Battle of the Unions: Brexit and the Irish border issue
Professor Amelia Hadfield looks at how the recent Government defeat in the Lords on the EU Withdrawal Bill impacts on the future of the Irish border.
What now? Hard on the heels of the Government’s defeat of the EU Withdrawal Bill in the House of Lords (348 to 225) with peers insisting on an amendment favouring customs union membership, last week’s rejection of Irish border solutions increases the pressure on the government.
Prime Minister May has attempted to make clear a number of fundamentals: leaving the Single Market, leaving the Customs Union, no hard border in Ireland, frictionless trade with the EU, preserving the customs regulatory integrity of the United Kingdom, preserving the Common Travel Area (May 2017). Unfortunately, the majority are fundamentally contradictory. That’s not precisely her fault. But she does bear responsibility for stubbornly failing to recognise these contradictions, and the economic and social damage that will arise in persisting with them.
From the Lords’ amendments to circulate a customs union strategy to the cross-party Commons group motion to remain in the Customs Union in order to avoid a hard border in Ireland, May’s strategy is now deeply in question. It is thus not a question of creative and clever solutions any more. It is a matter of which of the following three decisions are to be taken:
- Complete UK removal from the Customs Union: accepting the necessary imposition of customs infrastructure required in Ireland, Scotland, Wales and England in terms of borders and ports respectively.
- Partial UK removal from the Customs Union: England, Scotland and Wales leave, but Northern Ireland remains in the Customs Union, allowing the Good Friday Agreement and its no-border requirement to supersede the goal of regulatory integrity of the United Kingdom, while still requiring customs infrastructure for Scottish, Welsh and English ports.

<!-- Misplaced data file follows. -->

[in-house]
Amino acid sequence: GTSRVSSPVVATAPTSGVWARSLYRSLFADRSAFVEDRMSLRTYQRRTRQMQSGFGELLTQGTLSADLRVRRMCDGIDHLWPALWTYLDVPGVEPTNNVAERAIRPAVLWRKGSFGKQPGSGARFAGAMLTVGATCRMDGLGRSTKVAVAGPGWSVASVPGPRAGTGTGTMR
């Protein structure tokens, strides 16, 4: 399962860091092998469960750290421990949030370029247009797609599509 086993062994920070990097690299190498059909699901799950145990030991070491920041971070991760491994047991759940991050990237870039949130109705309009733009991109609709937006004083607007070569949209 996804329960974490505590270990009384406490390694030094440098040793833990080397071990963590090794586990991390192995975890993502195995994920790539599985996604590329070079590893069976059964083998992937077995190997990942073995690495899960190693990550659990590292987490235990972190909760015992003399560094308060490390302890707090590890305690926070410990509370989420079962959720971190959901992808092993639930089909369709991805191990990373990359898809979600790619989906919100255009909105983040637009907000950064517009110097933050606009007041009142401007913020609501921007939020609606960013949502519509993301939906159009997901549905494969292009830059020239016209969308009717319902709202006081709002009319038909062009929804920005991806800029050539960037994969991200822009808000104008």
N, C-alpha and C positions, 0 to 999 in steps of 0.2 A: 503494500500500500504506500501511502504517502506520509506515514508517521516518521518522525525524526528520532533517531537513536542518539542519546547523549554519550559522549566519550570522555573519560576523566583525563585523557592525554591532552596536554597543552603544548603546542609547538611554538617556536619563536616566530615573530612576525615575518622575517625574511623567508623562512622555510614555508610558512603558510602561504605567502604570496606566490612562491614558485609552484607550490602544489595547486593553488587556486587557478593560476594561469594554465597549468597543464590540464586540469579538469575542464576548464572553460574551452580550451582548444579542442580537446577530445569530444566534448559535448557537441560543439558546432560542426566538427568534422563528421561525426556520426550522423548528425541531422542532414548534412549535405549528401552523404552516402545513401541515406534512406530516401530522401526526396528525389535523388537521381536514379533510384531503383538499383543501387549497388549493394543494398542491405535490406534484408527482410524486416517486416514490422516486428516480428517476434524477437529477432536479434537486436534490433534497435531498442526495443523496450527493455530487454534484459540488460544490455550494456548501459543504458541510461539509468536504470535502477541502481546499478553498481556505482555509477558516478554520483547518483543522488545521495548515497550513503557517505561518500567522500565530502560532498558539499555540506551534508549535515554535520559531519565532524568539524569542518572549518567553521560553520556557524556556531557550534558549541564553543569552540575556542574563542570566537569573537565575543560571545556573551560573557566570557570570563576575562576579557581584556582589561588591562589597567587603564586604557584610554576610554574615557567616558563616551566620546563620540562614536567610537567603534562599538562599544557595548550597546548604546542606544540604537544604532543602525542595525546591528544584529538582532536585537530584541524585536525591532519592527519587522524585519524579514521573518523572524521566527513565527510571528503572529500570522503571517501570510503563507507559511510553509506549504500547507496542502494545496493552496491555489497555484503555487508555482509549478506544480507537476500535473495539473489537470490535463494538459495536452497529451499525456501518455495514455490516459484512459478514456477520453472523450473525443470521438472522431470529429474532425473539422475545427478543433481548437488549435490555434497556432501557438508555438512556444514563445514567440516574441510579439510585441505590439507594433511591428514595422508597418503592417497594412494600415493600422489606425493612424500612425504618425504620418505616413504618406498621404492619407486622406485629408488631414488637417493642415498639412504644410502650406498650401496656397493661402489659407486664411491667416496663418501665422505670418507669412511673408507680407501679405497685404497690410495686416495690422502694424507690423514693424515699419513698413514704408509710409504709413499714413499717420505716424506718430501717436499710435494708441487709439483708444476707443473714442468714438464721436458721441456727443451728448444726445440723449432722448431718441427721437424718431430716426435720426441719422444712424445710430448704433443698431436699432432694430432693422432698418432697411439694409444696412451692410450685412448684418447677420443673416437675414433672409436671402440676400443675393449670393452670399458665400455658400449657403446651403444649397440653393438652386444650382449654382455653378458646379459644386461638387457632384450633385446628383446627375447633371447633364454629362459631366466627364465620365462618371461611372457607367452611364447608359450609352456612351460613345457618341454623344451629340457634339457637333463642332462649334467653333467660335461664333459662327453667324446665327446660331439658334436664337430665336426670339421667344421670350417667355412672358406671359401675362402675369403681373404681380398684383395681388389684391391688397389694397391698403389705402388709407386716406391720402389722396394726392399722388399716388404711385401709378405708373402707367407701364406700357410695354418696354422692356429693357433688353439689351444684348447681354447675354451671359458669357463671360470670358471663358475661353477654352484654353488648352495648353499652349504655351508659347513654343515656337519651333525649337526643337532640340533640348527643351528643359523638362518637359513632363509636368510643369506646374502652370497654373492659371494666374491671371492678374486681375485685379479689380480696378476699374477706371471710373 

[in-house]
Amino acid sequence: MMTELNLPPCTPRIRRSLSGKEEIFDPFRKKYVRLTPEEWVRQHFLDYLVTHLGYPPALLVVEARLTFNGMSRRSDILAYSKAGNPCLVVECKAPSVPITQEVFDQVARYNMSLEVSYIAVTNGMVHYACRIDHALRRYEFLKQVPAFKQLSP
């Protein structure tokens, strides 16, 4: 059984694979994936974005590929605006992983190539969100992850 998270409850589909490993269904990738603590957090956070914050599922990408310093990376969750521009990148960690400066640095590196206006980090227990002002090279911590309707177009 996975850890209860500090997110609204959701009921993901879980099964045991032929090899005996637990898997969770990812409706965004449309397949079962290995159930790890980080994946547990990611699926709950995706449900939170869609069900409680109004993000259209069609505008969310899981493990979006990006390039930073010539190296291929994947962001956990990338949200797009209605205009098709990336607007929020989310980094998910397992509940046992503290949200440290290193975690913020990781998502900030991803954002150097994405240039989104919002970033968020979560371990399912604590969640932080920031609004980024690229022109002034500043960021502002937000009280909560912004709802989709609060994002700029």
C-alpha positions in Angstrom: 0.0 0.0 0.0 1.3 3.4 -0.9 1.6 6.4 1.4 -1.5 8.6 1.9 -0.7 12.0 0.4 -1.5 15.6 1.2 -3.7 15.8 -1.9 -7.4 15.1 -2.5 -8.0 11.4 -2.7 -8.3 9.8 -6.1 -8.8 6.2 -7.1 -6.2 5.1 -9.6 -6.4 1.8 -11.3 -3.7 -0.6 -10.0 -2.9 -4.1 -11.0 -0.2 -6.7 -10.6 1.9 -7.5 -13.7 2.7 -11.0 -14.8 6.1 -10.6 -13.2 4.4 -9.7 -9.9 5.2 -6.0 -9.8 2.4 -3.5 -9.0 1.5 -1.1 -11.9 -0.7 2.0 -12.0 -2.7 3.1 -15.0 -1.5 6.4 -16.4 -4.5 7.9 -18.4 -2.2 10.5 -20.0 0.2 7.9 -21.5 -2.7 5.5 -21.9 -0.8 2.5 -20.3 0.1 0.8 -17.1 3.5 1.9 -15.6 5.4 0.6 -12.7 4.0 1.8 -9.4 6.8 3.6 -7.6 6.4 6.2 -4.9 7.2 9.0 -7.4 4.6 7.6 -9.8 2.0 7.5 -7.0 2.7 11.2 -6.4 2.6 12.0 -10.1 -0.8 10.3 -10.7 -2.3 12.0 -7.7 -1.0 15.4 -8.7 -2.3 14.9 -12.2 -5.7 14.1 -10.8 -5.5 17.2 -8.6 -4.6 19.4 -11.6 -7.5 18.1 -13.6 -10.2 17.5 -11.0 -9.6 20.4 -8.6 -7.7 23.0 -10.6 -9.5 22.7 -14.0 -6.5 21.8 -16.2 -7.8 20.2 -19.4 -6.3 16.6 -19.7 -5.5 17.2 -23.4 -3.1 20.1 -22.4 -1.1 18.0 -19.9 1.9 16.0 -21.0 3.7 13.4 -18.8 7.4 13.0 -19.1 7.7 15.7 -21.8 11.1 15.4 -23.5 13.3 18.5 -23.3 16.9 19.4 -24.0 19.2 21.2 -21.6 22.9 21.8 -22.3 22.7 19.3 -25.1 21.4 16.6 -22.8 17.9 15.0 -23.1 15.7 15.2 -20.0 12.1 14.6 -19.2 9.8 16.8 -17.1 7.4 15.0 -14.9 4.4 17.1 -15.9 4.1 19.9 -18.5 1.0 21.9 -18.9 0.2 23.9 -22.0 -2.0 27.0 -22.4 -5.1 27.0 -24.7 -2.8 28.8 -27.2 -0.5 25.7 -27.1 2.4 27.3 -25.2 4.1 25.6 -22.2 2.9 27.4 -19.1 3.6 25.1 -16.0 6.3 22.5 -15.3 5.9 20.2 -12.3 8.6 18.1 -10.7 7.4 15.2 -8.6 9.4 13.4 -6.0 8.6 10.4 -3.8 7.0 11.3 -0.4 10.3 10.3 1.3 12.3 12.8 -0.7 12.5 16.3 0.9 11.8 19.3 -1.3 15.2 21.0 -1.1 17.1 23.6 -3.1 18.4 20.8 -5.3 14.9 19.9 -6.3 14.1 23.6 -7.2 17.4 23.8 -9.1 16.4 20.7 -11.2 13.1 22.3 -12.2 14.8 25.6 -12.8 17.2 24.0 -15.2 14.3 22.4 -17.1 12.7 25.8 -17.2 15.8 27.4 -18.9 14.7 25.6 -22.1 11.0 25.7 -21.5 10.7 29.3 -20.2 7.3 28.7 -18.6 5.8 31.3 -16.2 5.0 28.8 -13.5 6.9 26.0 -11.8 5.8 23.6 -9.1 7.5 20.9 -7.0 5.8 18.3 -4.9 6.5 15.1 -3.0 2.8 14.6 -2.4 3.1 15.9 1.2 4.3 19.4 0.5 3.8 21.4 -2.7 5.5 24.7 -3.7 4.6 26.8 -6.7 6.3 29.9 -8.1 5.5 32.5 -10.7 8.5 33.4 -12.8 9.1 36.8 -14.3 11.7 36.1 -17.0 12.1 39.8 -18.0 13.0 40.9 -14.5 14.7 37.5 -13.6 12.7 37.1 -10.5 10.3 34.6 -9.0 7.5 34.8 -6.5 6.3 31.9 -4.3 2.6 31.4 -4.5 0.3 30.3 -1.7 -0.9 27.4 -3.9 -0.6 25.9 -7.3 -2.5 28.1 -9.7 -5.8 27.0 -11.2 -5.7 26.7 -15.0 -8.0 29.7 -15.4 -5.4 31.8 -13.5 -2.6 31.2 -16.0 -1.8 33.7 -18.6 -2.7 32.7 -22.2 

- Remain in the Customs Union: prevent customs as a whole from creating new economic, social and political barriers between key regions.
The latter two decisions to leave the Customs Union (with or without Northern Ireland) require serious action. Both depend upon mind-bogglingly expeditious, intensive and expensive practical preparations needed by 1 January 2021 as a consequence of this decision. As we have established in our various analyses, very little of the latter has taken place, to the profound discomfort of businesses large and small.
Some of the suggestions in the above-mentioned Customs Paper may ultimately prove part of a wider solution in the long-run. But at this point, simply figuring out whether membership of Customs Union is compatible with Britain’s opportunities in the long-term, and those of its immediate neighbours, rather than merely its political opportunism in the short-term.
You can read a full version of Professor Hadfield’s blog, The Battle of the Unions: Brexit and the Irish Boarder, here.